By Sarah Wootton
In the last few years the campaign to legalise assisted dying for terminally ill, mentally competent adults has been increasing in momentum. Britons continue to travel abroad to die and the law -following guidelines from the director of public prosecutions endorsed by MPs – effectively forgives compassionate amateur assistance to die.
Last week, Paul Lamb, previously known as 'L' to the media, lifted his anonymity as a member of the Nicklinson legal challenge. This legal case seeks to establish that in certain circumstances, it would be lawful on the grounds of necessity for doctors to directly end their patient's lives at their request. This reignited interest in the issues surrounding 'the right to die' and highlighted an interesting dimension of the debate: when assistance to die is legalised, who should have that right and where should we draw the line?
People often assume that Dignity in Dying would be fully behind this case; it's about the choice of how you die after all. In fact we're not. If the law we campaign for were enacted tomorrow, Paul Lamb would not be able to use it to secure help to die because Dignity in Dying's desired law change is based on two core criteria: mental competence and terminal illness. While Paul Lamb is mentally competent, he is not terminally ill.
I met Tony Nicklinson and could not help but sympathise with him and the situation he was in. Paul Lamb appears to be a similarly resolute and articulate man who is suffering enormously. But Dignity in Dying campaigns for dying people to have the right to die well, not for an unfettered right to die, and we believe legislation must balance the rights of the individual against the needs of society.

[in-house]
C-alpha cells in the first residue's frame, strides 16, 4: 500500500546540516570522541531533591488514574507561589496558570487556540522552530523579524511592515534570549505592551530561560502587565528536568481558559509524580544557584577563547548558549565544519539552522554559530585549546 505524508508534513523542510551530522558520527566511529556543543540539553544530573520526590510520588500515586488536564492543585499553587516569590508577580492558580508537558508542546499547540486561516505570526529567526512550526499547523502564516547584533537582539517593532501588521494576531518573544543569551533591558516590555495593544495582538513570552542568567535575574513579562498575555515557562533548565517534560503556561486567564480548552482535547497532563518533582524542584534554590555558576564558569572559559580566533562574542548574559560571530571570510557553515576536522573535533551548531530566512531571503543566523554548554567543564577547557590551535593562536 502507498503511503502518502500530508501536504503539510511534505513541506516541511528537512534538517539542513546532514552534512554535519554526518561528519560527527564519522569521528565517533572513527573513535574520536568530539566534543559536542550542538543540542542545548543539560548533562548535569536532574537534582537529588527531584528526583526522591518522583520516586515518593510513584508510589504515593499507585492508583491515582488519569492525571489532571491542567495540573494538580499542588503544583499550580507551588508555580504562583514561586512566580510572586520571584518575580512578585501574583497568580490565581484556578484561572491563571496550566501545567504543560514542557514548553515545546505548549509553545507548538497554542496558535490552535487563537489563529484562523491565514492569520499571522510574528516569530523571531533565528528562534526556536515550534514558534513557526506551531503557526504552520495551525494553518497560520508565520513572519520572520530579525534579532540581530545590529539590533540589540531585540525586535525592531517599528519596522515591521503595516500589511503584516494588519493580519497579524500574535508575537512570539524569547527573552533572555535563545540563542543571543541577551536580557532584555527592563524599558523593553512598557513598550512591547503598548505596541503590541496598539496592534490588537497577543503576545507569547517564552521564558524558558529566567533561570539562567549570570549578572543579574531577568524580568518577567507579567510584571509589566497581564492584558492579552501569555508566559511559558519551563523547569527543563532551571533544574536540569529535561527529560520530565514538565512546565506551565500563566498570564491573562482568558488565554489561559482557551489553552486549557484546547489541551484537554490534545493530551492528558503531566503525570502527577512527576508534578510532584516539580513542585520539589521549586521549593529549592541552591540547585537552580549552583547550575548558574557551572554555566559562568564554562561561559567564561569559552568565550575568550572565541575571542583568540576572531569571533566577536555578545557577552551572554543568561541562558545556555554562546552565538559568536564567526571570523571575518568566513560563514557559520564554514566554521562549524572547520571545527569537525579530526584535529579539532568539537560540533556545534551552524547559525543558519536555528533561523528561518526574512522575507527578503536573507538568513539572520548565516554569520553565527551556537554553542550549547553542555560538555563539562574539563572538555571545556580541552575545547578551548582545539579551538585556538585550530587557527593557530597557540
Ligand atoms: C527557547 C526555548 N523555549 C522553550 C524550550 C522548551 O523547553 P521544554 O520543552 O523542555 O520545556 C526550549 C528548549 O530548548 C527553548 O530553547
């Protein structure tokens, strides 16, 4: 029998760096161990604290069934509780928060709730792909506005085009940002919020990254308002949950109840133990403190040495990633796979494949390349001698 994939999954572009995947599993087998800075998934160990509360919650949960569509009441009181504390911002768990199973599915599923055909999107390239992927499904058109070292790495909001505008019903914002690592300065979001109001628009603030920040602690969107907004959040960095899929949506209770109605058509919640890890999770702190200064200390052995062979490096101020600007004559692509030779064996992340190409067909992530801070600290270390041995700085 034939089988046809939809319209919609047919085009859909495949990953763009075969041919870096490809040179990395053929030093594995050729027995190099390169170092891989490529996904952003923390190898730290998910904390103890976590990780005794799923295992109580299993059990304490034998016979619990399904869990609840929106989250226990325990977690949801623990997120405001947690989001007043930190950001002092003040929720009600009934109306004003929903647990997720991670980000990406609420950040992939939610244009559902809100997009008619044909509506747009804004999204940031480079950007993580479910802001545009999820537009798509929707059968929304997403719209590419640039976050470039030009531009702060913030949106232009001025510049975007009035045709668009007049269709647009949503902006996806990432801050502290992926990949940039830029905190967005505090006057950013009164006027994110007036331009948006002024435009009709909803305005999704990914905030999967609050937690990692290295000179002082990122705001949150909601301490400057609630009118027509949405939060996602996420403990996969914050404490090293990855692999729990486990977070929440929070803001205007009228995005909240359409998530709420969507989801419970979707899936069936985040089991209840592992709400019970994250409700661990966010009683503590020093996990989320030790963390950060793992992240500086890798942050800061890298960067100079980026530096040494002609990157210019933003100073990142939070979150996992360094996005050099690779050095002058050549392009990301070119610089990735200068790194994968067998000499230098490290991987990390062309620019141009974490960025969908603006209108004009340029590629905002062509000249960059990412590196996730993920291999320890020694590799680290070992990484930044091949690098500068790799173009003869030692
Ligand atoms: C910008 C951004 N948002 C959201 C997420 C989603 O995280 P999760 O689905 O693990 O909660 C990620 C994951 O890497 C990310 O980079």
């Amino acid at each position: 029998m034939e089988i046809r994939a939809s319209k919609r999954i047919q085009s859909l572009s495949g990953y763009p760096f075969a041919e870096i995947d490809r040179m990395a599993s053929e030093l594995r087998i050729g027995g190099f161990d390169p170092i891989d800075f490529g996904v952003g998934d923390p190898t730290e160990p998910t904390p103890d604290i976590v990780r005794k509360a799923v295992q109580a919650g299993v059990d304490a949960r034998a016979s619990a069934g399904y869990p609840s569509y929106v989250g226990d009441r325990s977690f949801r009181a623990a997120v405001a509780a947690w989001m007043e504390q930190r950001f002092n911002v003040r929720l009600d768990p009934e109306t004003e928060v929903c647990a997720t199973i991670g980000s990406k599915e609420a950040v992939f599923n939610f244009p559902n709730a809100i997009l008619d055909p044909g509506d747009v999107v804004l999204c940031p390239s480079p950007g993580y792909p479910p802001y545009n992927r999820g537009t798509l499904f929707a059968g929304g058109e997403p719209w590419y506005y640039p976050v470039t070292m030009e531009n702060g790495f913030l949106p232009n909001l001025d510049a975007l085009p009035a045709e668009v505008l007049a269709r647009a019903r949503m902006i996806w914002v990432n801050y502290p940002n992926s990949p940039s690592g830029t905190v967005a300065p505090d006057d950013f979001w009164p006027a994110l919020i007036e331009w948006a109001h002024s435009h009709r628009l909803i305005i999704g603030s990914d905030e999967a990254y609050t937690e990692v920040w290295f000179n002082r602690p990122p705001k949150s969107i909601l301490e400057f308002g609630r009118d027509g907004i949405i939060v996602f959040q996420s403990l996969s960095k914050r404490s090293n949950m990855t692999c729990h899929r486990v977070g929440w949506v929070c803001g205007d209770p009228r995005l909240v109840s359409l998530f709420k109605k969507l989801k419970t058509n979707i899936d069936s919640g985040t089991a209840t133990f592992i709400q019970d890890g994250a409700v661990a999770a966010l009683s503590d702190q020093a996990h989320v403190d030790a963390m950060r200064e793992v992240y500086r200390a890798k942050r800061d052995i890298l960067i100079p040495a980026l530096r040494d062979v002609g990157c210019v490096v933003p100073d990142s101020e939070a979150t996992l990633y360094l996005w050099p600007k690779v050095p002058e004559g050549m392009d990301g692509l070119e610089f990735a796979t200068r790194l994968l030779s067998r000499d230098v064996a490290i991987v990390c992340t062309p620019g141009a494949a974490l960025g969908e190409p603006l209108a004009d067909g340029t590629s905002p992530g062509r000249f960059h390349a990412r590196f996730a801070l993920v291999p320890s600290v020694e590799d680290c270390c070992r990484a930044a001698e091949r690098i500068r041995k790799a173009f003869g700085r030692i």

There is a small but significant minority of dying Britons suffering unbearably and against their wishes at the end of life. I am certain that we can implement a law which would safely give those people the option to reduce their suffering at the end of life by choosing an assisted death. This law would not compromise the safety of potentially vulnerable people; it would better protect those who are vulnerable now because of a lack of upfront safeguards.
I believe that this position is philosophically and medically the right one. It also happens to be the one supported by a considerable majority of the population (80%). This support halves when considering assistance to die for non-terminally ill people.
This is why we are backing an assisted dying bill, to be tabled by Lord Falconer QC in the coming months. Within upfront safeguards to determine mental capacity and terminal diagnosis, dying people should have choice and control over the manner of their death. They should not have to suffer against their wishes, nor should they have to travel abroad to die or asked loved ones to break the law to help them.
A new law will safeguard patients, protect family members and ensure the medical profession can be involved. Experience in Oregon in the USA where assisted dying has been legal for 15 years shows that the law works safely and that dying people take comfort from having the 'insurance policy' of the choice of an assisted death, whether or not they actually use the law.
While the guidelines resulting from Debbie Purdy's legal case, which effectively decriminalised compassionate assistance to die, are helpful for people considering their end of life options now, a bad law applied with common sense and compassion is no match for a sensible and compassionate law applied with rigour and force.
We look forward to Lord Falconer's sensible and compassionate bill being presented to and debated in parliament. What the courts make of Mr Lamb's legal appeal remains to be seen; what is immediately clear is that legalising the choice of an assisted death for people who are dying and competent is well overdue.
Sarah Wootton is the chief executive of Dignity in Dying, one of the highest-profile political campaigns in the UK today, with over 25,000 supporters calling for greater choice and control at the end of life. Under her leadership, Dignity in Dying successfully challenged the legal system by winning the Debbie Purdy case, leading to the historic recognition that in certain circumstances people should not be prosecuted for helping a loved one to die.
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